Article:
Gambling on Education

The Lottery Scholarship to be Funded by Increased Gambling


New Mexico’s Legislative Lottery Scholarship encourages New Mexico high school graduates and New Mexico General Education Diploma holders to enroll full-time and complete a two or four year degree at a New Mexico institution. The scholarship provides financial support by paying for a portion of college tuition for students who meet the eligibility requirements. Four-year higher education rely on the Legislative Lottery Scholarship because they are not included in the second year of the Opportunity Scholarship, which provides students in the healthcare and education fields with tuition and fee assistance in a two-year program. Now that universities are raising their tuition prices, the value of the Lottery scholarship has decreased. The scholarship once covered all of a student’s tuition costs, but now only covers around 60%.

House Bill 101 aims to fix that issue. The bill was introduced by Representatives Raymundo Lara and Phelps Anderson, and sponsored by Randall T. Pettigrew and Steven P. Neville. The bill proposes the legalization of table games (casino style gambling) as well as online and retail sports betting at New Mexico’s race track casinos. By legalizing table games at horse racing track casinos, an estimate of $40 million in tax revenue per year is expected. Out of that $40 million, $10 million is expected to be distributed to the scholarship fund. The remainder will go to the state’s general operating funds.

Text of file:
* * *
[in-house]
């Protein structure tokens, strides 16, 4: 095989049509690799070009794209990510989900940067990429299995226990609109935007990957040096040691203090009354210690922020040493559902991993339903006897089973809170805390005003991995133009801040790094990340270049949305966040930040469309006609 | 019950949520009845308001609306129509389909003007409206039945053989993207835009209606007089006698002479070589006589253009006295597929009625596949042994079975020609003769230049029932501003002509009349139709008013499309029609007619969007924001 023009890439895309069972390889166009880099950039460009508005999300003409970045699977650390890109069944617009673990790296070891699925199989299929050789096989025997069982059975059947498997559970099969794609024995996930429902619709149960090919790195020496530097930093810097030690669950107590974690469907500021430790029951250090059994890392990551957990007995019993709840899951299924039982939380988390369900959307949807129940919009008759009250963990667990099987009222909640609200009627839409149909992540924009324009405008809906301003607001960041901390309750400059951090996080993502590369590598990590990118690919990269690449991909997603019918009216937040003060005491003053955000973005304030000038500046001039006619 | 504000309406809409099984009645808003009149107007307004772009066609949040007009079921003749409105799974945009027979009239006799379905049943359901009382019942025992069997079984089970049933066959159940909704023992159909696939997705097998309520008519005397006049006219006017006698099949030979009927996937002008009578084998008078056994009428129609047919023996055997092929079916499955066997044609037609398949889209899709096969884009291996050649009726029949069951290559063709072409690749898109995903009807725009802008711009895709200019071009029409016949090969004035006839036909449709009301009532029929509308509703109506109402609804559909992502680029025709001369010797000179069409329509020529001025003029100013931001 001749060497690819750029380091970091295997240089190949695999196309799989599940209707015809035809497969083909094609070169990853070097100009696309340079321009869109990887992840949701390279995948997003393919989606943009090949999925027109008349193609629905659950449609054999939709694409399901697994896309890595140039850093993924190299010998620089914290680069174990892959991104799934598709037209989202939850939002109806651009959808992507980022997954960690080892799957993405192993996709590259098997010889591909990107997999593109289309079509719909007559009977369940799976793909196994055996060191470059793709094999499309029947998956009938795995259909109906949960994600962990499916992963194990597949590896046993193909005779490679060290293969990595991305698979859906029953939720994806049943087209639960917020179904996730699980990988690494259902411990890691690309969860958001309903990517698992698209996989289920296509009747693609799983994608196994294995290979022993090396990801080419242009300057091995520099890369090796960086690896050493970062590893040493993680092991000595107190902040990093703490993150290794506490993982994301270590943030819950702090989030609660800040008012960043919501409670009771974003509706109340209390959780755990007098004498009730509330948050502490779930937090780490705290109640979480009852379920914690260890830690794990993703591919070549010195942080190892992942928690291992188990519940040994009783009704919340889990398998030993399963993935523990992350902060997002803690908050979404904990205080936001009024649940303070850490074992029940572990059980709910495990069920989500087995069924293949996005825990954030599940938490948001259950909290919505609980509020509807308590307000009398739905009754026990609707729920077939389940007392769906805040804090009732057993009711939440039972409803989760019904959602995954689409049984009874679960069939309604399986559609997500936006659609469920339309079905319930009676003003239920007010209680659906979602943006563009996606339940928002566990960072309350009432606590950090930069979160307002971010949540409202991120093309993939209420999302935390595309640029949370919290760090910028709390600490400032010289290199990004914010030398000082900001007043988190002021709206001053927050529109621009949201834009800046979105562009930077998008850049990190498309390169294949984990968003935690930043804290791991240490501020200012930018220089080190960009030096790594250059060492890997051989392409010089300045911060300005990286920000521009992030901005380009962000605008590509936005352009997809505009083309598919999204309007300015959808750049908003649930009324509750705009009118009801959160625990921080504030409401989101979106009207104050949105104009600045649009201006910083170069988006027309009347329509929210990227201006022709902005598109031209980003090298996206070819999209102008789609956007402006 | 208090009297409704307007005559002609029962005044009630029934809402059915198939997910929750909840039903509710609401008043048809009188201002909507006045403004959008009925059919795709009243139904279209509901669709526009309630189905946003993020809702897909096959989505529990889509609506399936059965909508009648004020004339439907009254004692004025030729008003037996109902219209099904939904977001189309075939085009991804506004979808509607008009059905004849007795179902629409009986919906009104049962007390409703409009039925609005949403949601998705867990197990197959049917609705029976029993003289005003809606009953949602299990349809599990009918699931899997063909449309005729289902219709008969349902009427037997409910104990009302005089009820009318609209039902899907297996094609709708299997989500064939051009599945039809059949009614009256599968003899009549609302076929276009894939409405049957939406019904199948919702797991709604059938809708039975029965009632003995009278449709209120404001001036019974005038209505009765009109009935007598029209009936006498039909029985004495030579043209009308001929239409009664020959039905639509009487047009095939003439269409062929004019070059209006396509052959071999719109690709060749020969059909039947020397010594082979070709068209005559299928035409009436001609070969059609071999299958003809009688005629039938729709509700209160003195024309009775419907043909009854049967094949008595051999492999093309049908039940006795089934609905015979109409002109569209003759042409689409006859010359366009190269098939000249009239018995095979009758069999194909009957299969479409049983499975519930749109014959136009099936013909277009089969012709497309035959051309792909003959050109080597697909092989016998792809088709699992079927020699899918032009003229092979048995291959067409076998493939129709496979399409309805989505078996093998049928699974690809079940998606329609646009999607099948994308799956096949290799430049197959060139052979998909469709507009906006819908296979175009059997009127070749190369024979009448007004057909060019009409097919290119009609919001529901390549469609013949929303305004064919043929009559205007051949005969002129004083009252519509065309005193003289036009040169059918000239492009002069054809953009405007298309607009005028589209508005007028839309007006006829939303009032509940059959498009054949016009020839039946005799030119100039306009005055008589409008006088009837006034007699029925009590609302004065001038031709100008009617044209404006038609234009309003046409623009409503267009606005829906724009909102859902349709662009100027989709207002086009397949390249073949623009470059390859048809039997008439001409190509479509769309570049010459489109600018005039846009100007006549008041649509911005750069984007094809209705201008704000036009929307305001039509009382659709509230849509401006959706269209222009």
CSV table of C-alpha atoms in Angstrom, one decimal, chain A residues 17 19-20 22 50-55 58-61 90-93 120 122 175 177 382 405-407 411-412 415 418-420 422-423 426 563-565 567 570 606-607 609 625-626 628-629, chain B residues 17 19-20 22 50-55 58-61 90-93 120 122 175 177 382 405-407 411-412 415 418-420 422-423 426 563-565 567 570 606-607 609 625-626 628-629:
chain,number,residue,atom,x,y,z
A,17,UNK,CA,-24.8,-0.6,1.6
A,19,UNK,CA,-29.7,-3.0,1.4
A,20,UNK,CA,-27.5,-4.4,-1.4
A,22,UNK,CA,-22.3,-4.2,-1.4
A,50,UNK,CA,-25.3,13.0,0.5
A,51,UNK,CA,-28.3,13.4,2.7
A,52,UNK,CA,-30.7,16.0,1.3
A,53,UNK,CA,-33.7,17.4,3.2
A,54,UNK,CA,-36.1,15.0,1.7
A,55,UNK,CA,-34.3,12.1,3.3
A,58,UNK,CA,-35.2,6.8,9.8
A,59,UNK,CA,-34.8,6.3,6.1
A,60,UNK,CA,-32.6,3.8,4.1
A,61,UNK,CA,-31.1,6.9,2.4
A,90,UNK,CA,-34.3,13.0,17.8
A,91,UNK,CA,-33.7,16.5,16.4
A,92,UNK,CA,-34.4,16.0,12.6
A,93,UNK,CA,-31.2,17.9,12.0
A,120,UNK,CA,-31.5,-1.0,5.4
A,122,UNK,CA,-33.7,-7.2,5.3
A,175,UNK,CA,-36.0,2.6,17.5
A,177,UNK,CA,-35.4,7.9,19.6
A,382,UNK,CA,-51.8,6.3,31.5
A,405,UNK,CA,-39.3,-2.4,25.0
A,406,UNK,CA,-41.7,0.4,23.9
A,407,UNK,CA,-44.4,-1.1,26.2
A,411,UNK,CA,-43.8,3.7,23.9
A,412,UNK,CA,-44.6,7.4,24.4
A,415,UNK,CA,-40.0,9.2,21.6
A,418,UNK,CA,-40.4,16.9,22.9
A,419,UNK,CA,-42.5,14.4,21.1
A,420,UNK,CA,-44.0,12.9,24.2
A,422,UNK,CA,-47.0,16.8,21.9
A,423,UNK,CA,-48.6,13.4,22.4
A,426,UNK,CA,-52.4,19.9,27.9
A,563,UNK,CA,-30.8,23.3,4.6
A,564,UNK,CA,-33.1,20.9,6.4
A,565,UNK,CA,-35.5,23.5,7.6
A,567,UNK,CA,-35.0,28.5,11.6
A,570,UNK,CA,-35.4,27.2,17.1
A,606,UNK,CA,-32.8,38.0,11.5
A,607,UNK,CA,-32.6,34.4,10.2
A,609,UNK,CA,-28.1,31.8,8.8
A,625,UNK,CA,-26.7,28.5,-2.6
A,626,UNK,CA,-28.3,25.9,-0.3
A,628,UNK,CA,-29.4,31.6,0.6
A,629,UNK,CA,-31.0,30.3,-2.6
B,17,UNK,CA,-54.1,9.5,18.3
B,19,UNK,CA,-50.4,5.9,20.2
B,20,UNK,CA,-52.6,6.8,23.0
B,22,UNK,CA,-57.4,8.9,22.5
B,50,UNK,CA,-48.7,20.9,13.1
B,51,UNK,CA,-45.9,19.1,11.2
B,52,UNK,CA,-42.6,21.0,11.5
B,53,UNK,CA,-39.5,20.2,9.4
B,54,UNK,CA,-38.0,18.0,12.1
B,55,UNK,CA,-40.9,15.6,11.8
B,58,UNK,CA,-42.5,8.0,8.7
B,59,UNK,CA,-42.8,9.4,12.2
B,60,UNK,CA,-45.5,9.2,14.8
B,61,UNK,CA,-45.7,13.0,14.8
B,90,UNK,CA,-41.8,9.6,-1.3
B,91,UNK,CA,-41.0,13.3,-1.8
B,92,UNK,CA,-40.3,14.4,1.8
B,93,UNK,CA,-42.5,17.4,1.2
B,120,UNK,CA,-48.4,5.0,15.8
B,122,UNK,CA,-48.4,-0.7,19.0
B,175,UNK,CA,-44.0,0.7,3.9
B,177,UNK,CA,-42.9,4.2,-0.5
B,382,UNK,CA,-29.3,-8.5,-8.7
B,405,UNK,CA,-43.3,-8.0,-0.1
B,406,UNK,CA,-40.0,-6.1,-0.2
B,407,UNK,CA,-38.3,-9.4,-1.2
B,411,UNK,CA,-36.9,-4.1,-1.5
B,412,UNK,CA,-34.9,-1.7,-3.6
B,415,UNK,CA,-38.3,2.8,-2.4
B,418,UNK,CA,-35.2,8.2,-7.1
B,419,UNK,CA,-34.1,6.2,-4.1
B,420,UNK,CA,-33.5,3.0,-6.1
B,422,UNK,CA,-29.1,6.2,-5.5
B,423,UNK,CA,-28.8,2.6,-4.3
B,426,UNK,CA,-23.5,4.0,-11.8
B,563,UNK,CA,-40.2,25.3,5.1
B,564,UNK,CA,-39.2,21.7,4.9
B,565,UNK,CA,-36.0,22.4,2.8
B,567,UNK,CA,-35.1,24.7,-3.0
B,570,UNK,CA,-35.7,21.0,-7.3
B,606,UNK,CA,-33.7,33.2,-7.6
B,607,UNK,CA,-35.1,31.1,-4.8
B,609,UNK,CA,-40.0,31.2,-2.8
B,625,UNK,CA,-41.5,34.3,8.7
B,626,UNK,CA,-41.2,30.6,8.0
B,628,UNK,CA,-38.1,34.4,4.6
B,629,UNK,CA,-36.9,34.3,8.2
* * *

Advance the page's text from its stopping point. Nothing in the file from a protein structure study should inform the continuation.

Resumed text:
Critics of the bill argue that it is a backdoor way to legalizing more gambling in New Mexico, and will inevitably lead to more problems associated with gambling.

People in support of the bill say that it is a simple decision: “Do we support our kids in pursuing their dreams in college, or not?” People against the bill say that it will simply cause more gambling addiction, homelessness, suicides, and broken homes, saying, It’s time for the New Mexico government to get out of the predatory gambling racket.”